“A society where individual life is absolutely pointless, and where everything that is not absolutely compulsory is absolutely forbidden”
Christopher Hitchens, Why Orwell Matters (2003)
Under Kim Il Sung North Korea morphed into an archetypal Nationalistic Stalinist state, and it was in this form that it managed to survive without many changes up to the early ‘90s. Kim Il Sung was the ideal choice to rule the north part of the newly divided country, as his military achievements (which where later exaggerated by the propagandists) where known to the people, he was a native of Pyongyang and cooperative with the soviets. Kim was suggested to Stalin by Lavrenty Beria in 1945, and was assigned the chair of the Communist Party of North Korea, to later become (in 1948) its leader with the drafting of the Constitution –essentially a copy of Stalin’s 1937 constitution, which Stalin edited anew. During this early period even the most mundane decisions had to be approved by Moscow, even the drafts of the politician’s speeches. The fact that North Korea of this period can be described as Stalin’s puppet state doesn’t mean that the new regime was not popular or that it didn’t have the people’s support. Nevertheless, Kim had to get Stalin’s permission to attack South Korea and free it from the Americans, which he considered were occupying his compatriots’ land. A permission that he got in 1950 (after the Americans left the country – Stalin did not wish to get in a war with them), along with war advisors and munitions, only to end the war three years later (with a truce that still stands, since for North Korea the war isn’t over yet) without any gains, as no change in the border line was made.
In Kim Il Sung’s decades of rule, North Korea became a society whose regime took the control of the public and the private life of its citizens to such a degree that no other country has experienced before or since. Citizens could not look for a job on their own but had to accept the position offered by the state after their education was finished. Only few were allowed to apply for college –those who were considered smart enough and politically loyal enough.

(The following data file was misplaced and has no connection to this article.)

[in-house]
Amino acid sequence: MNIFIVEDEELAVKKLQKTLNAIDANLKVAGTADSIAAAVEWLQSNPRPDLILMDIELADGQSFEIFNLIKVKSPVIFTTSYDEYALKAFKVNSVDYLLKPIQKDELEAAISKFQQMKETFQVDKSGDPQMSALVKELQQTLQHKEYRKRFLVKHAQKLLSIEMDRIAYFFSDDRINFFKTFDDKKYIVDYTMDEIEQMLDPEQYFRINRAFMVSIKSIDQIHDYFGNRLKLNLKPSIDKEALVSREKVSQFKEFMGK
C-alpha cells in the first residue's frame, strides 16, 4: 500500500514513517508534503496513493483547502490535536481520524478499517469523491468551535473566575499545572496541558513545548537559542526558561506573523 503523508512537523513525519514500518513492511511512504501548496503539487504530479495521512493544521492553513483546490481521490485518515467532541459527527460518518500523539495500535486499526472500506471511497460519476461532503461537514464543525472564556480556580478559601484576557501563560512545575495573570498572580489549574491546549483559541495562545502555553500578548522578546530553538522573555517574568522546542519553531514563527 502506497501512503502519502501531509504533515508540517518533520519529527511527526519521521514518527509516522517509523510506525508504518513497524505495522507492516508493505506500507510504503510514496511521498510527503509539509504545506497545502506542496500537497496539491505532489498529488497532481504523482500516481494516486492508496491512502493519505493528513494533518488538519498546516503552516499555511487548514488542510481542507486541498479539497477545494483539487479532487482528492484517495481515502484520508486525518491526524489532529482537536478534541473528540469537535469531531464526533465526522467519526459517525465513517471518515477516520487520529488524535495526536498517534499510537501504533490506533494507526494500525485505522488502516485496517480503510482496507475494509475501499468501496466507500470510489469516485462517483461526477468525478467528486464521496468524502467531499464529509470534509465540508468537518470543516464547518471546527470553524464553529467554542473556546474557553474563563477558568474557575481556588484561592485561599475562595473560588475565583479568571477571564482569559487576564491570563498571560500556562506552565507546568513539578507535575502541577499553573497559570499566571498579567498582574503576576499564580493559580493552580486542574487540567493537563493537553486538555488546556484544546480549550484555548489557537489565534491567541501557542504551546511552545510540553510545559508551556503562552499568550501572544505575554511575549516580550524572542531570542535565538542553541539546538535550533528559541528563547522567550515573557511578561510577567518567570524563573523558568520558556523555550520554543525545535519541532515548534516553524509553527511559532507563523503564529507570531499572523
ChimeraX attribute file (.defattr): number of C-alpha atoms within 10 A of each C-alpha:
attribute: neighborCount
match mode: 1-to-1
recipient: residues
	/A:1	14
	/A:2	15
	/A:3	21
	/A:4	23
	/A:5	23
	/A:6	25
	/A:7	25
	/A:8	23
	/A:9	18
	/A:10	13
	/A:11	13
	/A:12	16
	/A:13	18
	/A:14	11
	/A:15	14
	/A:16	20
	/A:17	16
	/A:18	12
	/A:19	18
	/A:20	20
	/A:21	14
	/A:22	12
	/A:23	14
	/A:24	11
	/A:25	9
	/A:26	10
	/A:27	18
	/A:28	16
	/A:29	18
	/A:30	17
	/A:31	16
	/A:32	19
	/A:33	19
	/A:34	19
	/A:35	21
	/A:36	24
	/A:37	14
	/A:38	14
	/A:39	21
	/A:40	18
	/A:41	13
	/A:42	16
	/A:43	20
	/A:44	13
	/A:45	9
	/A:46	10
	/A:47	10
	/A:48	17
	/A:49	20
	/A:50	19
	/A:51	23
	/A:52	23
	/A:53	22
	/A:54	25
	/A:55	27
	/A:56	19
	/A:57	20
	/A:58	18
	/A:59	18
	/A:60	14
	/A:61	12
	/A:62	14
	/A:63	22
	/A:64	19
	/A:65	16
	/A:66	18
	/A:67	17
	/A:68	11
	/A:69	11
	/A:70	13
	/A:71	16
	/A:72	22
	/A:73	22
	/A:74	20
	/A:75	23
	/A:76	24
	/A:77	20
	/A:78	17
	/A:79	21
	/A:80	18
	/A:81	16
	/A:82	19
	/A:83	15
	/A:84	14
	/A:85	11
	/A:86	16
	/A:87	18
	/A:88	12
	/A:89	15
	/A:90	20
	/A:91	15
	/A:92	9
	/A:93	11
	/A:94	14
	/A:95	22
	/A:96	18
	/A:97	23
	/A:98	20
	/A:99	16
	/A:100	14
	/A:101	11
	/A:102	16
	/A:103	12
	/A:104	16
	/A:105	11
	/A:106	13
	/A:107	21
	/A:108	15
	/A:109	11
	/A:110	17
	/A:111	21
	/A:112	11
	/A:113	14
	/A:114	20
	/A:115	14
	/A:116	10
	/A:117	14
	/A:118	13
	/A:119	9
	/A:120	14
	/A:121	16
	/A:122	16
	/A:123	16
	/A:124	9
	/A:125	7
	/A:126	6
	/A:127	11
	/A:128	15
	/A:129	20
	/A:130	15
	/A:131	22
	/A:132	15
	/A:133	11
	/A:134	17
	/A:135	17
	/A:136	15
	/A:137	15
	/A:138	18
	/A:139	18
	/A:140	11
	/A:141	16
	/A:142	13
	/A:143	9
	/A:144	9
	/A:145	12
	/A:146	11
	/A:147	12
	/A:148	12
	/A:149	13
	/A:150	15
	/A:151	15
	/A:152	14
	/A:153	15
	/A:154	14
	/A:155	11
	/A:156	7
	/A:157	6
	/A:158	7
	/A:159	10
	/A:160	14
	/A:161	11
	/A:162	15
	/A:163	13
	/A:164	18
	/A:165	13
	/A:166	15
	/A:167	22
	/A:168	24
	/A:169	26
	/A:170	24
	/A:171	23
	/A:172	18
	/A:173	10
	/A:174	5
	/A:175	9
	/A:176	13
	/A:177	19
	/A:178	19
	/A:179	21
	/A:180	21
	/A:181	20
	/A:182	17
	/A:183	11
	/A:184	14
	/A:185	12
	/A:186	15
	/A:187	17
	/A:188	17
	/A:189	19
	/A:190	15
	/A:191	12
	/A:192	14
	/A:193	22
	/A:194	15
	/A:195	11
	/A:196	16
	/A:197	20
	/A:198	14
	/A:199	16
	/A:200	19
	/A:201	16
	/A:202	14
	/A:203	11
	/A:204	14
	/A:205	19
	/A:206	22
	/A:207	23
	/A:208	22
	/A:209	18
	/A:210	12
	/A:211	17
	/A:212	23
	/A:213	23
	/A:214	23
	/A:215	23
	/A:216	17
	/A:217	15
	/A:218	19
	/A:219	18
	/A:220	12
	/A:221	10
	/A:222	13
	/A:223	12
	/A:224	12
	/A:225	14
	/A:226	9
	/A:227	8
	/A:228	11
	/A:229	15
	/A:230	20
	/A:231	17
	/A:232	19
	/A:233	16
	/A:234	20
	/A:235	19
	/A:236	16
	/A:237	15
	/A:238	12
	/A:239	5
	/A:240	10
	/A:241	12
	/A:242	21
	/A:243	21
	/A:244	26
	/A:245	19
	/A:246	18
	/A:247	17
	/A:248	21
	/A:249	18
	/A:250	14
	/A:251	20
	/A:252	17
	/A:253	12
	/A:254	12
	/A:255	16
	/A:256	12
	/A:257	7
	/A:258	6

Of the greatest particularities of the life in North Korea, the degree of surveillance and control stands out, especially during 1960-’90. To relocate became something practically impossible, as the state would allow such liberties only in the case that it itself would deem the financial conditions fit for a citizen to switch jobs and perhaps his address, or in the case of a woman who got married and therefore had to move where her new husband lived. Even transportation had to be approved by the local authorities. No one could travel out of his city of birth and residency, with the exception of neighboring municipalities.
The People’s Units were formed (or Neighborhood Units – Inminban) that were responsible for controlling the private life of the citizens. They were comprised of 20 to 40 families and it was compulsory for all citizens to be part of one, irrelevant of age or gender. The head of each Unit was usually a middle aged woman, responsible for knowing and reporting the income, the holdings and the habits of her unit’s members. As such heads point out, during seminars they were instructed that “an Inminban head should know how many chopsticks and how many spoons are in every household!” The Units were supervised by the police and the positioned police officer would regularly meet the Unit heads to report any suspect behavior. These women had to know if their neighbors had guests from another city and check their permits. Several times a year they would accompany special police patrols to examine the citizens’ apartments to make sure whoever spends the night has been legally cleared. Moreover, they would examine the seals that had been placed on every radio in the country to make sure their owners had not unlocked it to listen to a radio station other than the official one. After the late ‘90s, and the spread of illegal videotapes, before every patrol the authorities would shut the power off, only to turn it back on when inside the apartment to examine weather the videotape inside their VHS player was illegal or not. Inminbans still exist, but their function and efficiency have drastically diminished.